When the Dodgers left Brooklyn, I was eight years old. Their arrival in Los Angeles was a major event in my life. I was one of those little boys who played baseball, lived baseball, collected baseball cards, followed the fortunes of my favorite players as if their triumphs and failures were my own. In baseball there is mostly failure. The Dodgers had learned that in Brooklyn. They always played the Yankees in the World Series, and except for one glorious year (1955), they always lost.
But that changed in LA. In 1959 the Dodgers won the World Series, and again in 1963, when they swept the mighty Yankees in four straight games. The hero of that season was Sandy Koufax, the best pitcher in all of baseball, and my idol. I was not alone in this, of course, but particularly for a Jewish boy growing up in Los Angeles, Sandy was both victor and avatar.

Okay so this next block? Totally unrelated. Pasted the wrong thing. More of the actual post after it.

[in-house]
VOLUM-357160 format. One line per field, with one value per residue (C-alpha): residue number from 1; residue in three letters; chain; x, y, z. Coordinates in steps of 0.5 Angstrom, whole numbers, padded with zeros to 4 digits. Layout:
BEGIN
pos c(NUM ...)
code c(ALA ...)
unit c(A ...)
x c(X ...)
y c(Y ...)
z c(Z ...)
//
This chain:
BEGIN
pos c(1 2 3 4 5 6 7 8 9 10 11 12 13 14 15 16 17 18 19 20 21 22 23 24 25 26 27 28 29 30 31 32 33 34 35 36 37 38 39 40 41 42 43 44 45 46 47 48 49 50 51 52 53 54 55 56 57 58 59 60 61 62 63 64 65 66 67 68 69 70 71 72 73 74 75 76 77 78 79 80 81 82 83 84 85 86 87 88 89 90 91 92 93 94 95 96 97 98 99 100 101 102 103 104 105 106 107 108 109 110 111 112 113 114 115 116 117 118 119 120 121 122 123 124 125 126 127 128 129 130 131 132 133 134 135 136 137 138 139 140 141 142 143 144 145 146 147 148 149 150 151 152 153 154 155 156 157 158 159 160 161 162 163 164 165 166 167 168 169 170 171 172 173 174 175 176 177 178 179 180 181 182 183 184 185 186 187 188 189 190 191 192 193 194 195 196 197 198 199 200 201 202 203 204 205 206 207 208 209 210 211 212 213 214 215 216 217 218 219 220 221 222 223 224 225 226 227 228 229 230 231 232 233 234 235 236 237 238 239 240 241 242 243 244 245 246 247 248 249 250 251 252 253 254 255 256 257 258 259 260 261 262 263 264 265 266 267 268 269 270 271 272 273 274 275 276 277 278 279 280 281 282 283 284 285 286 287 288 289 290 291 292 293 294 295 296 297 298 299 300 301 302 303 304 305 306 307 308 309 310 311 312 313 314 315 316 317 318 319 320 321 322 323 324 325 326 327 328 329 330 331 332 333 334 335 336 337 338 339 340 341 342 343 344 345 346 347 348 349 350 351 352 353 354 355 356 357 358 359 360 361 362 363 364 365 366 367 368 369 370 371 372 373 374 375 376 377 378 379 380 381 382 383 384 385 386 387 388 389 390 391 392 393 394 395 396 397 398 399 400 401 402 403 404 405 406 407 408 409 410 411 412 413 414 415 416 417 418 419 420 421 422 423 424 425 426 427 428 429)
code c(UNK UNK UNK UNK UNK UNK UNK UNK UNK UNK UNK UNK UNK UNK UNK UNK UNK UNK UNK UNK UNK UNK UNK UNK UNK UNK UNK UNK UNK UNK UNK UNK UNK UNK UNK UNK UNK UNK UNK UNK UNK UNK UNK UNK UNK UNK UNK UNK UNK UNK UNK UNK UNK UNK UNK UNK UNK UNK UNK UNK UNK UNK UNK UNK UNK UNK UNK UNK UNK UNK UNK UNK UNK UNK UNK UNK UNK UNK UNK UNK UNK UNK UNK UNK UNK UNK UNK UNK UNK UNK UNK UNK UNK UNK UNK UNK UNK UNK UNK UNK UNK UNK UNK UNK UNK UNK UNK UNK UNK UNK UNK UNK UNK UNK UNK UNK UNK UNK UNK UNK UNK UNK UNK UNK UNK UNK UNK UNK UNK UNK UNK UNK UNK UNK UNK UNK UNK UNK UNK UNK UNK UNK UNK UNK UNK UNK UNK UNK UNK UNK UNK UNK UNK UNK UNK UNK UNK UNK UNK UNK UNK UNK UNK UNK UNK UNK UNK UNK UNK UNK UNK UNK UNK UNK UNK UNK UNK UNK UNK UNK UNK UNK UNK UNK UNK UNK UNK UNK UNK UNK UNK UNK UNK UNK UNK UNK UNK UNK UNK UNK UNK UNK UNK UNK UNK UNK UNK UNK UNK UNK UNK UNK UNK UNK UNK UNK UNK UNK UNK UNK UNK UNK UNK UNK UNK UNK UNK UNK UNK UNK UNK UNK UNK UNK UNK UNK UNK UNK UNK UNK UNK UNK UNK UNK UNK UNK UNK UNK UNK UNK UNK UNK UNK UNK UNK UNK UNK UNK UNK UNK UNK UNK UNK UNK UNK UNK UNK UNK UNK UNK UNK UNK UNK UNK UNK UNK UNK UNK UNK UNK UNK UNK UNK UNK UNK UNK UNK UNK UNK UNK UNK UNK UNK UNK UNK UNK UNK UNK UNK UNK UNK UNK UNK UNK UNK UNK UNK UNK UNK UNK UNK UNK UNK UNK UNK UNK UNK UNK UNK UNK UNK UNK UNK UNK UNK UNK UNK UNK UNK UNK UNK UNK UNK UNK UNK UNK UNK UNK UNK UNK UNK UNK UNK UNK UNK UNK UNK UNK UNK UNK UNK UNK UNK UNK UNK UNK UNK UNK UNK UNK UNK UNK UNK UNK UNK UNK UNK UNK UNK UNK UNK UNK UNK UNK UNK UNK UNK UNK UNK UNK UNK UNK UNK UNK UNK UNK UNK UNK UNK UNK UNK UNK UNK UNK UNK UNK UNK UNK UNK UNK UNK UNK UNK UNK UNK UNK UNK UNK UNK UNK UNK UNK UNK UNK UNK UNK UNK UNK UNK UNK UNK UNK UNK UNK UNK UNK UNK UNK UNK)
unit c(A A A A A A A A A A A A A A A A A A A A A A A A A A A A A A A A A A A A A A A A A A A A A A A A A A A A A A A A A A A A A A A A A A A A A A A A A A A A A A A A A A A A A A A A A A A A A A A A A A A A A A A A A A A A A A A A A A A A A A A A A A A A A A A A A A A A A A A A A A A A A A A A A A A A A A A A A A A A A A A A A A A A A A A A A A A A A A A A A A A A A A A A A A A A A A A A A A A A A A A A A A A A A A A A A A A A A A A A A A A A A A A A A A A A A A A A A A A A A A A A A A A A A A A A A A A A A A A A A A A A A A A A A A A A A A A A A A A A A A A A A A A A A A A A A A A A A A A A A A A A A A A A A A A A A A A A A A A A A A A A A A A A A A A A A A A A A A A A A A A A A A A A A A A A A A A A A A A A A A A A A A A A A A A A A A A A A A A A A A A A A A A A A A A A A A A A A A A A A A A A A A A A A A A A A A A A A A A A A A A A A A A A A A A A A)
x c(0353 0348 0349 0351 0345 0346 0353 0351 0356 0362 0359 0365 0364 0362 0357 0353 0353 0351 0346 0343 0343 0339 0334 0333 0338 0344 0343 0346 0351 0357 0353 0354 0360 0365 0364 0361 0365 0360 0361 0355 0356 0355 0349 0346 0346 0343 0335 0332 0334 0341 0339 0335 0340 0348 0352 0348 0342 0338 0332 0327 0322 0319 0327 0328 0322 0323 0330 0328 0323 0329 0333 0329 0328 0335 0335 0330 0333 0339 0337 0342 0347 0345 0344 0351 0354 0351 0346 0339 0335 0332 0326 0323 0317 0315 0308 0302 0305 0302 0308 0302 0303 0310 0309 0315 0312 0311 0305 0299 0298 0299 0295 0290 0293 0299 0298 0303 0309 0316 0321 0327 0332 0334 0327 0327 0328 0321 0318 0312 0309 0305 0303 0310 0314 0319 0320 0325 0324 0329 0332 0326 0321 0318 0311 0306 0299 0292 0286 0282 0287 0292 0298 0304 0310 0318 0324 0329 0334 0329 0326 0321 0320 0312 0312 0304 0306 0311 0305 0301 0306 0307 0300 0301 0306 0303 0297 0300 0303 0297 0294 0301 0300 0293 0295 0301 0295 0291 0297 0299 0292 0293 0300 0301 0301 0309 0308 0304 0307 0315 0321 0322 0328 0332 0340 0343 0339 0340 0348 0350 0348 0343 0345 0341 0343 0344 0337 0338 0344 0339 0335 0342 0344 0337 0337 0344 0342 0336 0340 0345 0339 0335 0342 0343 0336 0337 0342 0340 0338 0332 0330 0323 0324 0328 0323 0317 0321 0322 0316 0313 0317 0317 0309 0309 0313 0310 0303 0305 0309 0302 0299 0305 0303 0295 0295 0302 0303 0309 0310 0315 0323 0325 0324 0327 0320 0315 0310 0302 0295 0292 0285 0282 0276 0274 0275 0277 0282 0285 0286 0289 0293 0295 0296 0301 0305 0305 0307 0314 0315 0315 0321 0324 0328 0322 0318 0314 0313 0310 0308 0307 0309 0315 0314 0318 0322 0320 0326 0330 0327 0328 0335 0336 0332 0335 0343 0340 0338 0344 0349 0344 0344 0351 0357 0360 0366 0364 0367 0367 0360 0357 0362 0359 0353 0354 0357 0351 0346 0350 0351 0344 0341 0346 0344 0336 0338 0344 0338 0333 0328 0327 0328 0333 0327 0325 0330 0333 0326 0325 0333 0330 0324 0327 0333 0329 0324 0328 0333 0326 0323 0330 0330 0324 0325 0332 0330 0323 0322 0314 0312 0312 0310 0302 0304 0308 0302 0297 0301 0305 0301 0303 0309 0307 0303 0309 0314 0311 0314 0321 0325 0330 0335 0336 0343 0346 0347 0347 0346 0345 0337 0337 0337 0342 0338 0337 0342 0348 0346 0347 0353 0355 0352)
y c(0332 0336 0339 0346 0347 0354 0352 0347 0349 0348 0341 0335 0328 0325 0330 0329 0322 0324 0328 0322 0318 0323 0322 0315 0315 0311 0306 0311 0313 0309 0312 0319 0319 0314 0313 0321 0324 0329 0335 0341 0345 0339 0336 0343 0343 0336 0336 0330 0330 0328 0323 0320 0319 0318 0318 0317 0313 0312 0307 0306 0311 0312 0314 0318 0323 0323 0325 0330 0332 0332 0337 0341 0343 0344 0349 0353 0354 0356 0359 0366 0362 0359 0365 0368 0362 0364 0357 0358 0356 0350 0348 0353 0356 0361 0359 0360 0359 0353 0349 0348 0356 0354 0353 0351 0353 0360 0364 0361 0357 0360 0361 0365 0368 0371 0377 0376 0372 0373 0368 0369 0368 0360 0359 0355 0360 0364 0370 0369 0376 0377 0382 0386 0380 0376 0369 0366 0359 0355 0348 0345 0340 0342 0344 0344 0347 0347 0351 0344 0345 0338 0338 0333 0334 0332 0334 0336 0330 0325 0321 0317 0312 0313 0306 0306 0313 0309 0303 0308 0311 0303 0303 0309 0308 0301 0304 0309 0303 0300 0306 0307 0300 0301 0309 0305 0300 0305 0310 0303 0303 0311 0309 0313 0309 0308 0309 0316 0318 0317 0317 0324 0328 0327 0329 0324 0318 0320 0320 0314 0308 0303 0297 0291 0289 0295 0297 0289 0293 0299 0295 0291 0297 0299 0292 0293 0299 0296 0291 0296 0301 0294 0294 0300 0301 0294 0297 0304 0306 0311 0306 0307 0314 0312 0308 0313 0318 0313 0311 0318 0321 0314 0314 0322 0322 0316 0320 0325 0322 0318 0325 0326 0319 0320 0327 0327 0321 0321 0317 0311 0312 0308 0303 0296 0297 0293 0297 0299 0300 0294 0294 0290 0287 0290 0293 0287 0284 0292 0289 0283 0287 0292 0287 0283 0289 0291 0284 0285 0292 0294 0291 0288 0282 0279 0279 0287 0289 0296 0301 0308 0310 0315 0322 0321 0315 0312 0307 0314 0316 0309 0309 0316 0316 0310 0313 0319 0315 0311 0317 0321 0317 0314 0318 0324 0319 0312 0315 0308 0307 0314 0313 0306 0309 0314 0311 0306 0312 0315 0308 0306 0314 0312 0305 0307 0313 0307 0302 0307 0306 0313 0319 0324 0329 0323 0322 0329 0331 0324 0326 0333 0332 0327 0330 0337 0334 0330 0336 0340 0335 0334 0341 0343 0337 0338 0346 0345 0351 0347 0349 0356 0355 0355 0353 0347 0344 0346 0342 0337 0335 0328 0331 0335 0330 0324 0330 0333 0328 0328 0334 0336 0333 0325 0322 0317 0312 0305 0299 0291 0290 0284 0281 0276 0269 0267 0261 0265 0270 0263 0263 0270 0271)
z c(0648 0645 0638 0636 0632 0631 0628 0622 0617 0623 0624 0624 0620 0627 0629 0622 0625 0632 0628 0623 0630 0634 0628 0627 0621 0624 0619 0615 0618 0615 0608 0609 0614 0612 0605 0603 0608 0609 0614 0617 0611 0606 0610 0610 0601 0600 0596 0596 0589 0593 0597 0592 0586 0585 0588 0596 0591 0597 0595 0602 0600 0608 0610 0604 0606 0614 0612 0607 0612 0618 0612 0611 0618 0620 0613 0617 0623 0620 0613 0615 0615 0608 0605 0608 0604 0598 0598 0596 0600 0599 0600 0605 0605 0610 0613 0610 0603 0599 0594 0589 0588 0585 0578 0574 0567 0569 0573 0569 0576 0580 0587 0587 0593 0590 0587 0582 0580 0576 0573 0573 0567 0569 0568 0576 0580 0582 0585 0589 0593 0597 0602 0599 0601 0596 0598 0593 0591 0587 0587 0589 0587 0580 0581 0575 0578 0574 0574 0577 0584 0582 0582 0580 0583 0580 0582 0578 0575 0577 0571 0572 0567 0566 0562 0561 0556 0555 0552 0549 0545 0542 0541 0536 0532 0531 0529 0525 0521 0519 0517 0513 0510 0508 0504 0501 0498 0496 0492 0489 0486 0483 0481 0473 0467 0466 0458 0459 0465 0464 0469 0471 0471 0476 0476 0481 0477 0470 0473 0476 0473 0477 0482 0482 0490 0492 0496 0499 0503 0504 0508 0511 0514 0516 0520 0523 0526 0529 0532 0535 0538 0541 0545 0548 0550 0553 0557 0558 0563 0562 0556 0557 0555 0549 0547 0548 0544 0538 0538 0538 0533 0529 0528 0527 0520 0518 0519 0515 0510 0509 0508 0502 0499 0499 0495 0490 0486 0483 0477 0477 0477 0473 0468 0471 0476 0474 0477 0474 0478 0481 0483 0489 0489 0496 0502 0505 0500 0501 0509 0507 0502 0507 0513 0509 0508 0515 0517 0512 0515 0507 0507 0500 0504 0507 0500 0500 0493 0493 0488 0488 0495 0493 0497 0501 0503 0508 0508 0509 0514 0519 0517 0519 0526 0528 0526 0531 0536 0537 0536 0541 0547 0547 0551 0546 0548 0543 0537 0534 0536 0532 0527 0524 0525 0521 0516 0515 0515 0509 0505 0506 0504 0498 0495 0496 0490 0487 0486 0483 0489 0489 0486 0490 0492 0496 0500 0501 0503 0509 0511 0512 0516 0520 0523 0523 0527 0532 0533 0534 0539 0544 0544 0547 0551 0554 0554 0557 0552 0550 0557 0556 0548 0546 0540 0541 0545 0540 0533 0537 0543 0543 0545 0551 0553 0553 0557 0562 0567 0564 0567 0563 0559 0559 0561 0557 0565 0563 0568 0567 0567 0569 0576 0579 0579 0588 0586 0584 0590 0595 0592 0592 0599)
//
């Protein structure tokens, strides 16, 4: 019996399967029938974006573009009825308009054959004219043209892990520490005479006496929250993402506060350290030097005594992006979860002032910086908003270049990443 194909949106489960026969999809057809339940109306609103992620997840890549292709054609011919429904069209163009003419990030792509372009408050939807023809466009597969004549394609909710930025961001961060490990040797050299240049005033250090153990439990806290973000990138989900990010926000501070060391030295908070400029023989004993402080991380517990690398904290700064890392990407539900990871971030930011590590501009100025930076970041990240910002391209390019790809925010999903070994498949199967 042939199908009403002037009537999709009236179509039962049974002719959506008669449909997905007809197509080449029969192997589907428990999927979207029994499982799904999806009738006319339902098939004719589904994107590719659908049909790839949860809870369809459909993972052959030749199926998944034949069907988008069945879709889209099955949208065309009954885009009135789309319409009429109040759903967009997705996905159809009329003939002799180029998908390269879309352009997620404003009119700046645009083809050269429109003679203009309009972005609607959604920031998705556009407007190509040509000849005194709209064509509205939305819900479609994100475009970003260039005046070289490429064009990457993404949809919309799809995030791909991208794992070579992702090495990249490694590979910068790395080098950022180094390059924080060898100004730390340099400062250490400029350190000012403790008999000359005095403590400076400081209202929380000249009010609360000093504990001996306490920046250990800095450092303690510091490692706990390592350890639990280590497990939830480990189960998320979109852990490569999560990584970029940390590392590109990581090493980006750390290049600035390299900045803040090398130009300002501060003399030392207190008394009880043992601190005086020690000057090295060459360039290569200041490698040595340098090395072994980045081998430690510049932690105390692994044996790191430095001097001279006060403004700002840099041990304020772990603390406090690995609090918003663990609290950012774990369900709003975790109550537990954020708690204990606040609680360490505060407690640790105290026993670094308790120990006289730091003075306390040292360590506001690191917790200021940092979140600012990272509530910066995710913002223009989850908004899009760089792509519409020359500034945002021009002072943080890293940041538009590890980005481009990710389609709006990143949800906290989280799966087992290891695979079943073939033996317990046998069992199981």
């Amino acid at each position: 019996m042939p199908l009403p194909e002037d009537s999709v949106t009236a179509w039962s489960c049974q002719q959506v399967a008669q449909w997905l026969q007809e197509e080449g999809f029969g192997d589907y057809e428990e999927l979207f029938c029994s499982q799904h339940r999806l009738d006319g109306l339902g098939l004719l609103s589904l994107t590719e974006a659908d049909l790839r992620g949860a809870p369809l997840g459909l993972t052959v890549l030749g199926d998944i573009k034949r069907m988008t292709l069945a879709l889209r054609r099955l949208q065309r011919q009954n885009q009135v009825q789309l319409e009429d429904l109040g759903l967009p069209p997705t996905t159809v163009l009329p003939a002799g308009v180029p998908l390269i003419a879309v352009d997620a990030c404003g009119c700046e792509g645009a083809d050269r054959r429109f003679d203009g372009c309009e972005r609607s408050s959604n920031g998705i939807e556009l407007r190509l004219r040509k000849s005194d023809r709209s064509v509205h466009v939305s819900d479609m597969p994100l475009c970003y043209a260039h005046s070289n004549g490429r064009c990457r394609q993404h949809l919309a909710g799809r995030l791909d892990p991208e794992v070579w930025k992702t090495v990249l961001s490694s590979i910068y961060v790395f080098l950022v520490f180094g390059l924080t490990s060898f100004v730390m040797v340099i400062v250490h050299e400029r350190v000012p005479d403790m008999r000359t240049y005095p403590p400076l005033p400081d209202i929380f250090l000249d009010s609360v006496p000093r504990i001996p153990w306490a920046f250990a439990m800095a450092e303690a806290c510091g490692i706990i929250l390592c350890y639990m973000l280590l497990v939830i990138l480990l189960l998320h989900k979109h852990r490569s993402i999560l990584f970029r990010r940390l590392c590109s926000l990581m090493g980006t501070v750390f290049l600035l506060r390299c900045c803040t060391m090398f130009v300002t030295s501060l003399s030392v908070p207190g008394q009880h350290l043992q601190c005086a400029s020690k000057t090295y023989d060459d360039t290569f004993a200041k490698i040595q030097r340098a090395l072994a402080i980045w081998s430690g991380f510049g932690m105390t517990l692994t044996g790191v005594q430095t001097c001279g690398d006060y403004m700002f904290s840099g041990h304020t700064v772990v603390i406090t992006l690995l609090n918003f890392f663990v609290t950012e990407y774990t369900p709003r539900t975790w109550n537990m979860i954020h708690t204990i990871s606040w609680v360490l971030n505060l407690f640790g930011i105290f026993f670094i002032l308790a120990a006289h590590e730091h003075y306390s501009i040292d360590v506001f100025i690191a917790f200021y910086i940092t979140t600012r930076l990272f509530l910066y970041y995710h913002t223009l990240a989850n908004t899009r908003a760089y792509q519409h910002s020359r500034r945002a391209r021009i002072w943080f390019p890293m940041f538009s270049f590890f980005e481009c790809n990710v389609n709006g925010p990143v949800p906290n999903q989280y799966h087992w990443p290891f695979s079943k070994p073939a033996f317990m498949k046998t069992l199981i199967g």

Then came the World Series of 1965, and impossibly, Sandy rose to still greater heights. On the Jewish holy day of Yom Kippur, the best pitcher in baseball refused to pitch. Despite the expectation and indeed the desperation of Dodgers fans everywhere, who could not imagine anything more important than a World Series, Koufax, with quiet dignity, made a statement more powerful than words, and bigger than baseball. He did not claim to be an observant Jew, merely a self-respecting one, and his integrity meant more than a World Series game.
For American Jews of my generation, this was a moment that transcended sport. It not only made us surpassingly proud; it helped to shape our own identity.
Today the Skirball seeks to explore the relationship between Jewish heritage and American democratic ideals. Fifty years ago, thanks to Sandy Koufax, I learned the meaning of both.
—Robert Kirschner, Skirball Museum Director